March 2012 Short Reviews (Agitated Radio Pilot, The Owl Service, Sturmpercht / Rauhnacht)


In the Event of My Disappearance

Agitated Radio Pilot In the Event of My Disappearance [discogs]

Alongside our own double release, In the Event of My Disappearance, released on China’s Midnight Productions, is one of the final ARP releases. And a fine one it is! Dave Colohan focuses mostly on piano-driven songs here, which is a new route compared to earlier albums. The songs are sparse, calm, and feature subtle additions of other instruments and vocals by guest artists like Michael Tanner and Yasmin Chaudhry.

All of the tracks breathe that calm beauty that characterises much of Colohan’s work, but “Breath of Bells” must be the absolute standout, a gripping song with intense chorus climaxes on ebowed guitar. Some of the tracks stretch out into soundscapes, and the 20+ minute ambient EP The Lunar Arcane is added as a lovely bonus track on this release. An essential release for ARP fans, and as always, worth a try for everyone with an ear for singer/songwriter and ambient drone crossovers.

The Pattern Beneath the Plow Parts 1&2

The Owl Service The Pattern Beneath the Plow Parts 1 & 2 [discogs]

This double album collects two earlier Owl Service releases (The Burn Comes Down and The View from a Hill), as well as a selection of bonus tracks, good for nigh on two hours of traditional and revival-inspired British folk. The first disc focuses on some classic Robert Burns poems and songs, and I’m particularly fond of “When a Man’s in Love”, sung by guest vocalist and labelmate Roshi Nasehi. Of the plentiful bonus tracks on disc 1, the Gently Johnny-esque “Wake the Vaulted Echo” is rather nice (as is the Tigon remix on John Barleycorn Reborn). The longer “By the Setting of the Sun” is quite enjoyable as well, with a good dollop of Pink Floyd thrown in there. On the second disc, I was particularly drawn to “Willie O’Winsbury”, another delightful mix of traditional and later revival sounds (sitar!). Another good recording is “Within Sound”, always a fascinating few verses. Ending the album with a superb version of Gwydion Pendderwen‘s “Spring Strathspey” is a good move as well.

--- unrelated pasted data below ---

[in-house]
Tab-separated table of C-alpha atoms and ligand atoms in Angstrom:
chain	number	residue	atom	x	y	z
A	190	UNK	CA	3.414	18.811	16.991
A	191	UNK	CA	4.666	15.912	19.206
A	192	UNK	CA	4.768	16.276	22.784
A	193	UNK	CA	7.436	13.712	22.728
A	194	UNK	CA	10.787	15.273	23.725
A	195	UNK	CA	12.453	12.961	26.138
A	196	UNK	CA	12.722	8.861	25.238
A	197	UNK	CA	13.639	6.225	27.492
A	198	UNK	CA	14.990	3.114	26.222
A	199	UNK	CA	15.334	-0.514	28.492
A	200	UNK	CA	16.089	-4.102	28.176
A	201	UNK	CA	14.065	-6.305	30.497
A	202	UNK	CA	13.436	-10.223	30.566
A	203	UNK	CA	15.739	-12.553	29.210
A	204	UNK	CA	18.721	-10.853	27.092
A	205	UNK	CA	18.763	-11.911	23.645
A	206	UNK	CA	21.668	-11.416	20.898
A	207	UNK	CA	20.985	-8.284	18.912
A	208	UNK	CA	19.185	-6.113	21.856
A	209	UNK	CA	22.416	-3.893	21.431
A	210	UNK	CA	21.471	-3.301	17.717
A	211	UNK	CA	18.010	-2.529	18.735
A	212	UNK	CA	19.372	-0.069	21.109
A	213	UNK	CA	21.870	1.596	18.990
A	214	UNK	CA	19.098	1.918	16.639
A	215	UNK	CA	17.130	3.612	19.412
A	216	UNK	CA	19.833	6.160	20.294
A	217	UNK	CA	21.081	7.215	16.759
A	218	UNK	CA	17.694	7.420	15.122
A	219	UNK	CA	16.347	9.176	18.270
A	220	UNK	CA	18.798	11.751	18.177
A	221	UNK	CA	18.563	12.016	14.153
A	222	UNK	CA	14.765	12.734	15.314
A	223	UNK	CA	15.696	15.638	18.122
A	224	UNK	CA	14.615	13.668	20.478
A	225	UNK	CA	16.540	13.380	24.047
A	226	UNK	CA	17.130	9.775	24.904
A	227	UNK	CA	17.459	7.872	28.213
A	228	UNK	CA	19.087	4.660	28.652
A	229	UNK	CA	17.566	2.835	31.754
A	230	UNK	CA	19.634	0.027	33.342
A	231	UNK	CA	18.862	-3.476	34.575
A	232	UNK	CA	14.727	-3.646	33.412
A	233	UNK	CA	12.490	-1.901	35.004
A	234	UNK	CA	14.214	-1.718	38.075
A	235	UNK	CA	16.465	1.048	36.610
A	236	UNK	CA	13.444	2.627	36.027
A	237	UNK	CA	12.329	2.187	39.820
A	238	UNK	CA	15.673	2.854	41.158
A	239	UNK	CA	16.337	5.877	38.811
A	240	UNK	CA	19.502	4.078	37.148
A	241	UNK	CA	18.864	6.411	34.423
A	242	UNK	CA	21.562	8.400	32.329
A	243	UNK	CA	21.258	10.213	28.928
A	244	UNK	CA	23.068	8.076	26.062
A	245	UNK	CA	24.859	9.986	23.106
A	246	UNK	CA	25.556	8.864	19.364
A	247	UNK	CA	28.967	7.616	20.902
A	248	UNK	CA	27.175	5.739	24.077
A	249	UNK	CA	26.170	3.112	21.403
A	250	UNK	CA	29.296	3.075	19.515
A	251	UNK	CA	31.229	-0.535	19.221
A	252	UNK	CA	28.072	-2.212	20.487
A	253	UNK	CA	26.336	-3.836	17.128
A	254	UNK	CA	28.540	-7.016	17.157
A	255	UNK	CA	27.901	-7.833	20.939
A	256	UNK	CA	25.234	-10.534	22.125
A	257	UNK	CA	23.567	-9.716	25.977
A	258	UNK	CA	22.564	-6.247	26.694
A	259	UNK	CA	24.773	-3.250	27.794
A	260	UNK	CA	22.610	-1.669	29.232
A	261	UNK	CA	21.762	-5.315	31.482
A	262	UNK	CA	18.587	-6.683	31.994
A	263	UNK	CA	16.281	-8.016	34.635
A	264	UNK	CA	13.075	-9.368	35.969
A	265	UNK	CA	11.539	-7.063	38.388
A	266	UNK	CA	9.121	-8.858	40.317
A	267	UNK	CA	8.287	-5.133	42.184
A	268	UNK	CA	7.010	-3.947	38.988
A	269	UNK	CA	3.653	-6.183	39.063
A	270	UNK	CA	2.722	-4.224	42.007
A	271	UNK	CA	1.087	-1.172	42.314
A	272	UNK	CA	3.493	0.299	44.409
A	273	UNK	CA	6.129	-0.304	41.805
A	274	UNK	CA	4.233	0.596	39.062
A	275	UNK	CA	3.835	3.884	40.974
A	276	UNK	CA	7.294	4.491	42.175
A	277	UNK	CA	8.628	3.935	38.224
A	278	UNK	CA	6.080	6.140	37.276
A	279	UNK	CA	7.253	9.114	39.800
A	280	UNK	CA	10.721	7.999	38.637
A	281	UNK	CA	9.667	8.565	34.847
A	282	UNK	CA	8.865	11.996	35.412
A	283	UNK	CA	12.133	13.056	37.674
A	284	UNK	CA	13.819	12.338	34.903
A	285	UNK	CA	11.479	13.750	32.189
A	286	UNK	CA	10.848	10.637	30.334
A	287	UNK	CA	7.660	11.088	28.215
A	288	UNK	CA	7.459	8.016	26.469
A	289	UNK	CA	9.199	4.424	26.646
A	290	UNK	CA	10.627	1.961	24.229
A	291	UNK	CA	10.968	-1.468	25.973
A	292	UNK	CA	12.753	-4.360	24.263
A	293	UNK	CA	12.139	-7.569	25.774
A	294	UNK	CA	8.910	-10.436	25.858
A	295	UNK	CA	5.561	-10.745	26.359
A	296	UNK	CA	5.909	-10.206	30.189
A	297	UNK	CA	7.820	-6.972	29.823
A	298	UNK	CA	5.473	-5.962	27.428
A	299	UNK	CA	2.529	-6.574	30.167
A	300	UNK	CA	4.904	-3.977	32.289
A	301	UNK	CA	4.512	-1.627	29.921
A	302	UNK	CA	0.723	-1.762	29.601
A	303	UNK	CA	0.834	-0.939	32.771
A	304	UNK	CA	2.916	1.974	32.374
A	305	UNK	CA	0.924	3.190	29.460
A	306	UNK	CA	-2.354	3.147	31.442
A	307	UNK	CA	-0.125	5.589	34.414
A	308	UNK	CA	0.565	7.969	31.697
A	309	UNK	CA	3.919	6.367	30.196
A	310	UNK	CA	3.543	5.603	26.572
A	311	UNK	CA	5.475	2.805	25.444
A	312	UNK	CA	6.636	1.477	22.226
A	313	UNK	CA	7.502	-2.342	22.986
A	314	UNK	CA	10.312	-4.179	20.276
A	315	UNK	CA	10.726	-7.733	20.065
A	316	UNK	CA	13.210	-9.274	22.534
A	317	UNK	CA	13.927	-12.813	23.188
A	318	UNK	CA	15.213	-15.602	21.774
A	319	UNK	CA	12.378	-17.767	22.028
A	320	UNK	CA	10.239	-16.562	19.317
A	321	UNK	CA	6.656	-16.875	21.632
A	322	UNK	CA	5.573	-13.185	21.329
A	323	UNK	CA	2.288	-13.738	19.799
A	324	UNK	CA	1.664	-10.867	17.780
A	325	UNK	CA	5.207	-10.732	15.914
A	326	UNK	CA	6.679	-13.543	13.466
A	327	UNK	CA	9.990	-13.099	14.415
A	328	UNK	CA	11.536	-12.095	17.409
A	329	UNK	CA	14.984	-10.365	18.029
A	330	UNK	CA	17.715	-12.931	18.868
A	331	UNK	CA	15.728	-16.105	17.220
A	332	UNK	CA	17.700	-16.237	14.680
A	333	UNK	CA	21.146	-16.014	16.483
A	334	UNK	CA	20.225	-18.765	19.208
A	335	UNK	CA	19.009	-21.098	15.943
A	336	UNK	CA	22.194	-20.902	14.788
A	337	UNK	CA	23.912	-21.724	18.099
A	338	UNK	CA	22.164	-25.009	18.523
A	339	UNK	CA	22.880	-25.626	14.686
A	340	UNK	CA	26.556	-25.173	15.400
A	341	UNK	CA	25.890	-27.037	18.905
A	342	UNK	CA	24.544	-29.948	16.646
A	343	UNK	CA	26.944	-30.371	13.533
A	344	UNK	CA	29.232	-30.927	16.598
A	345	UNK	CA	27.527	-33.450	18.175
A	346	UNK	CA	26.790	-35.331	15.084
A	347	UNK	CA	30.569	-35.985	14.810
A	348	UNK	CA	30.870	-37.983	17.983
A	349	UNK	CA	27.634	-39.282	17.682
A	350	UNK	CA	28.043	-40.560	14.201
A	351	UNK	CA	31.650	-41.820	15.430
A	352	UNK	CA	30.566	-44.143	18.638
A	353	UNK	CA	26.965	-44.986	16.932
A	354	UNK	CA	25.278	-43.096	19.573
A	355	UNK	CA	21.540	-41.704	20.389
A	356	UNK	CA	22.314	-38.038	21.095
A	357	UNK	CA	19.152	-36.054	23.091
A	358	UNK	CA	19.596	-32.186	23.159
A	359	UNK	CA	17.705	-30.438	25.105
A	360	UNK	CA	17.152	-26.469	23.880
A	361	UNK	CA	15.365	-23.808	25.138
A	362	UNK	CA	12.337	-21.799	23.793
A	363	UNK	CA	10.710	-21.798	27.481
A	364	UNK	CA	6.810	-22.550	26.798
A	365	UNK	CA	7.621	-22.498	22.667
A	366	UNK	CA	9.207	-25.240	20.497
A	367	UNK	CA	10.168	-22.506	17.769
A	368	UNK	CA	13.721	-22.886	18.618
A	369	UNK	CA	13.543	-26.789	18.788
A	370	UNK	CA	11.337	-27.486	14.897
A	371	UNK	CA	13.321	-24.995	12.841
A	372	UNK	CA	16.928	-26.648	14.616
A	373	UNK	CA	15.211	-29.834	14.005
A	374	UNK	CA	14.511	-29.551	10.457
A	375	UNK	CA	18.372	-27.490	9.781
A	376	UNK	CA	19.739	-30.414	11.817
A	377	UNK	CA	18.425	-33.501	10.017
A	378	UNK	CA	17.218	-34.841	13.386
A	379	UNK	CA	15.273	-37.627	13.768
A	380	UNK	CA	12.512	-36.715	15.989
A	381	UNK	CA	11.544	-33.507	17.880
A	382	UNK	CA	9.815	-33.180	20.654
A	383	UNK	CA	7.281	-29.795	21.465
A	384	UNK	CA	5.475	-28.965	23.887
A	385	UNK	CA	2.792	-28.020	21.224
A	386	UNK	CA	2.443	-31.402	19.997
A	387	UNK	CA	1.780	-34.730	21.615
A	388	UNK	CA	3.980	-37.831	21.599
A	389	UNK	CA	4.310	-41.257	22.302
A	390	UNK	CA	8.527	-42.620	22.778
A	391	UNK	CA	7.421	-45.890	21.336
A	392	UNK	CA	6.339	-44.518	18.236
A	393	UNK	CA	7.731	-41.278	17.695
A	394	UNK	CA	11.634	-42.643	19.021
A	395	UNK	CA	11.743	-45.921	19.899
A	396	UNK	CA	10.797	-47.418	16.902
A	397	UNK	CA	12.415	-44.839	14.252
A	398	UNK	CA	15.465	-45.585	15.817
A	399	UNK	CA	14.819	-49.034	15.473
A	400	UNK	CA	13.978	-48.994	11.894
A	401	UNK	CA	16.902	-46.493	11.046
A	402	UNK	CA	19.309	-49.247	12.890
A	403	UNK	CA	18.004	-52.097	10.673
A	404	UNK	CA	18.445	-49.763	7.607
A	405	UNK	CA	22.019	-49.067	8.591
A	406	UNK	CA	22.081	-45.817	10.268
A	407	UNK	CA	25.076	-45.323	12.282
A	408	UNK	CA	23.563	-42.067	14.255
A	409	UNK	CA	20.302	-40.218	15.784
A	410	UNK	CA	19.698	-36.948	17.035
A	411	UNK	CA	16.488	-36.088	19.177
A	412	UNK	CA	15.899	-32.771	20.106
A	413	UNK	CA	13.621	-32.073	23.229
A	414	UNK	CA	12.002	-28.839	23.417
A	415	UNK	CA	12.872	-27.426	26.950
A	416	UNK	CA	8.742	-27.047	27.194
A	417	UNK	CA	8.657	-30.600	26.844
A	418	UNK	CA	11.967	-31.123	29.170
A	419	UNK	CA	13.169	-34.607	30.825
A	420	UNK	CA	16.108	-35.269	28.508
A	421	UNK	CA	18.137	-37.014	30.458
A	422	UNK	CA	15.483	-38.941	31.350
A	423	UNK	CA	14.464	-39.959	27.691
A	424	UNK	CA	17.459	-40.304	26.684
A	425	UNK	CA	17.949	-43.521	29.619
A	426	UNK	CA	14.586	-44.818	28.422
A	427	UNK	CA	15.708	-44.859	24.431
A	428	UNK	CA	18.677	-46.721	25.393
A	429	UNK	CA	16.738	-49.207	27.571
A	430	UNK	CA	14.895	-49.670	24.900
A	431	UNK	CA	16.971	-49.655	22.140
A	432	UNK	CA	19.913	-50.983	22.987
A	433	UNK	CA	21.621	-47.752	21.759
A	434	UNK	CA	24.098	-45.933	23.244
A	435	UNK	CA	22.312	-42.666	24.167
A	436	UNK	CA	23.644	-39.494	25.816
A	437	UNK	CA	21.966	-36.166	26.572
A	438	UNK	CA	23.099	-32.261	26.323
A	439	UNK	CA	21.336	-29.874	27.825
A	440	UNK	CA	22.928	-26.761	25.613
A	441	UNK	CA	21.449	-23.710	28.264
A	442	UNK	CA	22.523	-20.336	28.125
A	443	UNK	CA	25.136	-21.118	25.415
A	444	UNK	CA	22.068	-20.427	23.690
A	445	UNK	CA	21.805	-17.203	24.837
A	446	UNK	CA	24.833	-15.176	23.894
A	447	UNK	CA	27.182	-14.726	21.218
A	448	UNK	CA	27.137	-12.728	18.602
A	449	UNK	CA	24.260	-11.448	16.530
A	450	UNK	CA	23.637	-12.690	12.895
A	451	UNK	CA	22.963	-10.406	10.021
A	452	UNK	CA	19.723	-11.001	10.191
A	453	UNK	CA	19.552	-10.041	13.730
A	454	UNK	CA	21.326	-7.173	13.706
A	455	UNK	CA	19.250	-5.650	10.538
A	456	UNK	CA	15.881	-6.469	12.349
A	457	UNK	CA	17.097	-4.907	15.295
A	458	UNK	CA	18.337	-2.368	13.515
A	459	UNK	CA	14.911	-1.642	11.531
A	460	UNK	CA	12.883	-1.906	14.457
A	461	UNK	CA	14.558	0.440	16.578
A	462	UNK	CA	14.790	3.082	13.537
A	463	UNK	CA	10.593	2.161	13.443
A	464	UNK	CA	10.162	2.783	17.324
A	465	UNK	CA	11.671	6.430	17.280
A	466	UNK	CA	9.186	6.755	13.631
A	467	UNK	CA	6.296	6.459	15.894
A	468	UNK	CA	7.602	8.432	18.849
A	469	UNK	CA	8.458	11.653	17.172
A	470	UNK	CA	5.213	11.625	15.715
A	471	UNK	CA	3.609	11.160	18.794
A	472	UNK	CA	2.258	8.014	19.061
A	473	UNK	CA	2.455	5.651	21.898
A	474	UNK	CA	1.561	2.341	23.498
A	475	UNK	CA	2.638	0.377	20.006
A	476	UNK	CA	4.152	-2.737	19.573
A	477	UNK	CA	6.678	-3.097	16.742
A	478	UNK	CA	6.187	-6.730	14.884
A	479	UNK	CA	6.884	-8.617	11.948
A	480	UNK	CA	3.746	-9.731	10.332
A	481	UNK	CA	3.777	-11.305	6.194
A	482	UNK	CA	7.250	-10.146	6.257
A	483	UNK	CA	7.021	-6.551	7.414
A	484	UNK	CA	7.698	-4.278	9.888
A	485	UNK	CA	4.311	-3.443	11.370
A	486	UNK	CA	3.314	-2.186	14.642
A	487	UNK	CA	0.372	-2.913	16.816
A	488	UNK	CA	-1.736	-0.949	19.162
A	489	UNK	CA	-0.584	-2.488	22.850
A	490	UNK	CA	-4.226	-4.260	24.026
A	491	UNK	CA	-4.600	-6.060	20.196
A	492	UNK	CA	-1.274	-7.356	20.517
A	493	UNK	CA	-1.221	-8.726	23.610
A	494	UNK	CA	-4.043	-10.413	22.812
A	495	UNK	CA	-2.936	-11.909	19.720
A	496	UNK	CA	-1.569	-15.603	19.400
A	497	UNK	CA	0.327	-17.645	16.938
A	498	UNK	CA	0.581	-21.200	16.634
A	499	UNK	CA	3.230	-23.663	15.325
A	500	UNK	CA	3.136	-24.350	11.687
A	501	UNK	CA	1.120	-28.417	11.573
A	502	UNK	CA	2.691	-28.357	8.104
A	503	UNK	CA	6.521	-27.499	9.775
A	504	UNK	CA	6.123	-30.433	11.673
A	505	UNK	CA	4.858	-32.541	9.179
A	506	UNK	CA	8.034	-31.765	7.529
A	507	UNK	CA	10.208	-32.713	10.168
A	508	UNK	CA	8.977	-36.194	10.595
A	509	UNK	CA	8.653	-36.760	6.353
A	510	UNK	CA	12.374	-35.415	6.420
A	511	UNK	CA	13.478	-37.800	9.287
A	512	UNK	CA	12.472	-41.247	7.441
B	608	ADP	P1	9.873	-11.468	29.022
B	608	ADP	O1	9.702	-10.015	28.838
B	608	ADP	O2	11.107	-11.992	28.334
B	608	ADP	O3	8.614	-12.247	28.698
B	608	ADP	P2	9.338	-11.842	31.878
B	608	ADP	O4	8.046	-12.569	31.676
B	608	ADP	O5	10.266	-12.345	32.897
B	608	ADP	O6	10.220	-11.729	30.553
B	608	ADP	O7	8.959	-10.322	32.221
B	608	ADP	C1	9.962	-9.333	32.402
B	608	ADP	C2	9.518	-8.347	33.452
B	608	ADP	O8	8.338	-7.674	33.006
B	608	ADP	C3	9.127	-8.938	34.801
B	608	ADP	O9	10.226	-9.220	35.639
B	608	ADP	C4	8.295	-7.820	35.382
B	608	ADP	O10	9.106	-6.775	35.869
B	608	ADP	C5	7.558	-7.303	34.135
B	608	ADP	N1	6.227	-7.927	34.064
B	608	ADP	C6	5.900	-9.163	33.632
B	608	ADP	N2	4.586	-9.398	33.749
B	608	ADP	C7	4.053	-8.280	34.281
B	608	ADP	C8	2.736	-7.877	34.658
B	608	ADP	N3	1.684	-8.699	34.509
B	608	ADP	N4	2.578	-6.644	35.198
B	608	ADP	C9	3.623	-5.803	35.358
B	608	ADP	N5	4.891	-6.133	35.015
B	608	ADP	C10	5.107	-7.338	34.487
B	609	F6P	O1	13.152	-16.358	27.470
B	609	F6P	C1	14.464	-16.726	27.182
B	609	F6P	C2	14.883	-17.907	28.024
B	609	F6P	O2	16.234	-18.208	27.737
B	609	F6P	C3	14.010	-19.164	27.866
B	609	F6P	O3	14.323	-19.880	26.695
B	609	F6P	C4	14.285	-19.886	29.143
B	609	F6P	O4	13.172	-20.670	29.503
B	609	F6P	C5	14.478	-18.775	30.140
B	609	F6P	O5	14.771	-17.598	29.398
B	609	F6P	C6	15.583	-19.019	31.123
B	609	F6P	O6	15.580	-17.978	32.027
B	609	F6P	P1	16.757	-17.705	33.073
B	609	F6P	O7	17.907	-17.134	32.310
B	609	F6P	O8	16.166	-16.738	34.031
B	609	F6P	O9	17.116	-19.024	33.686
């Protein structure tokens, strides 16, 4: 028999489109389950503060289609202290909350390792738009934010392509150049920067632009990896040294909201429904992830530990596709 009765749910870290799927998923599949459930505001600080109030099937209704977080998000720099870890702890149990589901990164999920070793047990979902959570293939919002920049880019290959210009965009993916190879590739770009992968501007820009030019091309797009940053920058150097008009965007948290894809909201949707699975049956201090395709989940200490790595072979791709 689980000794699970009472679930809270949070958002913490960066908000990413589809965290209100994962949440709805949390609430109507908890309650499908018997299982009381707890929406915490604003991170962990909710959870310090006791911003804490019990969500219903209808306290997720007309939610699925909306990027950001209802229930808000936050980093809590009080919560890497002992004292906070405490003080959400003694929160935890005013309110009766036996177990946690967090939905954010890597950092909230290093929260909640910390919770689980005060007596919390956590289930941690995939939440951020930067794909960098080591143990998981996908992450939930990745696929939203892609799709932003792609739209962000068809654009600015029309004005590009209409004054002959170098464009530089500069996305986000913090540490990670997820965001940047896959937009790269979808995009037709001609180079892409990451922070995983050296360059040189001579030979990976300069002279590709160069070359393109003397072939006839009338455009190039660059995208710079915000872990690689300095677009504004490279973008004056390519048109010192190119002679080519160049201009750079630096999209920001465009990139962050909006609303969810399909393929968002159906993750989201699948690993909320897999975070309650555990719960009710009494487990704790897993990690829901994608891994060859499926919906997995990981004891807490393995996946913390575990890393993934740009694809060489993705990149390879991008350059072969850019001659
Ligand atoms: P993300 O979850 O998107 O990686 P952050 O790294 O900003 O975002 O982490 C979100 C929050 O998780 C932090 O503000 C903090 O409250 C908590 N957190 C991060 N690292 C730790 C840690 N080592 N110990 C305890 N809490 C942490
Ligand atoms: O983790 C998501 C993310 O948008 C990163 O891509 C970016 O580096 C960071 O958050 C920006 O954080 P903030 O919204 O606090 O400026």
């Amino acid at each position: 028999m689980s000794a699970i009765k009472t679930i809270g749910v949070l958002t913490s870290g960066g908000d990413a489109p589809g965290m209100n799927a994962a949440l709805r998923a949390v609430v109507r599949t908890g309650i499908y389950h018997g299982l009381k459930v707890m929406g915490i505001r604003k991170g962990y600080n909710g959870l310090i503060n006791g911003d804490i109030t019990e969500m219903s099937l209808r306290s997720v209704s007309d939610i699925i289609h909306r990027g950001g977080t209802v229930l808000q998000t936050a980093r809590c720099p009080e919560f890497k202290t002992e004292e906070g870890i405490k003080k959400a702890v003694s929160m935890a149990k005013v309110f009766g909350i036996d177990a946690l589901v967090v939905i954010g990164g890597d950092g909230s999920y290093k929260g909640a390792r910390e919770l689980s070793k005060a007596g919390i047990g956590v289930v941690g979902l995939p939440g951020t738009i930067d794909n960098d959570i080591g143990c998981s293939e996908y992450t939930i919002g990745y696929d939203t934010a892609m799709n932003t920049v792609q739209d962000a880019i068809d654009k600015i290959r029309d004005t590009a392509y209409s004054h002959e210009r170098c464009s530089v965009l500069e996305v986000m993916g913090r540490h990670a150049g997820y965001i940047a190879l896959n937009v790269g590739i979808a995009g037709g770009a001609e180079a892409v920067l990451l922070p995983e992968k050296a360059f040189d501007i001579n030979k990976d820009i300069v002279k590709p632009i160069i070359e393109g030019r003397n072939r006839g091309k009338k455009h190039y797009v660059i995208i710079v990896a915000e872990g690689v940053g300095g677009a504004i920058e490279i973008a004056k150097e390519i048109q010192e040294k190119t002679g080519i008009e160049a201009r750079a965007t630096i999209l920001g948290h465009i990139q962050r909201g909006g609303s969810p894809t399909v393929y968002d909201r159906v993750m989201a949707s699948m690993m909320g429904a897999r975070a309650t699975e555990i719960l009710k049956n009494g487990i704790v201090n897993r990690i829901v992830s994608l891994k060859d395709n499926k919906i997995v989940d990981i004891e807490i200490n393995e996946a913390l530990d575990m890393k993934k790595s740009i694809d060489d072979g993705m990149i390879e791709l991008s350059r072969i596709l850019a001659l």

Though I’m not too fond of all the vocalists in The Owl Service – that’s a matter of personal slant – and although the band’s music could bear a bit more experimental influences, they are easily one of the most interesting projects in modern British folk music. This double album summarises well what they’re capable of, and really the only reason not to check it out is if you already have the separate releases that constitute it.

Zur Ew'gen Ruh

Sturmpercht / Rauhnacht – Zur Ew’gen Ruh [discogs]

This EP was released late 2011 on Percht Records, a member of the Steinklang family. These two austrian folk (inspired) artists teamed up for a two track work combining neofolk and black metal, with that typical atmosphere of dark nature mysticism that has been so inspiring since the early nineties.

The first track has the usual acoustic neofolk basis, but with a lot of additional instruments, such as bells, jew’s harp, flute, accordion, and wind sounds. The vocals alternate between whispers and harmonic chants, quite in the line of German bands like Orplid and Empyrium. The mysterious atmosphere is maintained into the second song, where the acoustic elements blend with the metal. This mix of elements works quite well, and is similar to the style of bands like Windir or Negură Bunget, to name just two.

Both songs feel like integral parts of a whole, and this short EP is a very good and cleanly produced stylistic exercise, if not really groundbreaking. Certainly recommended for those who don’t mind mixing their metal and folk somewhat!

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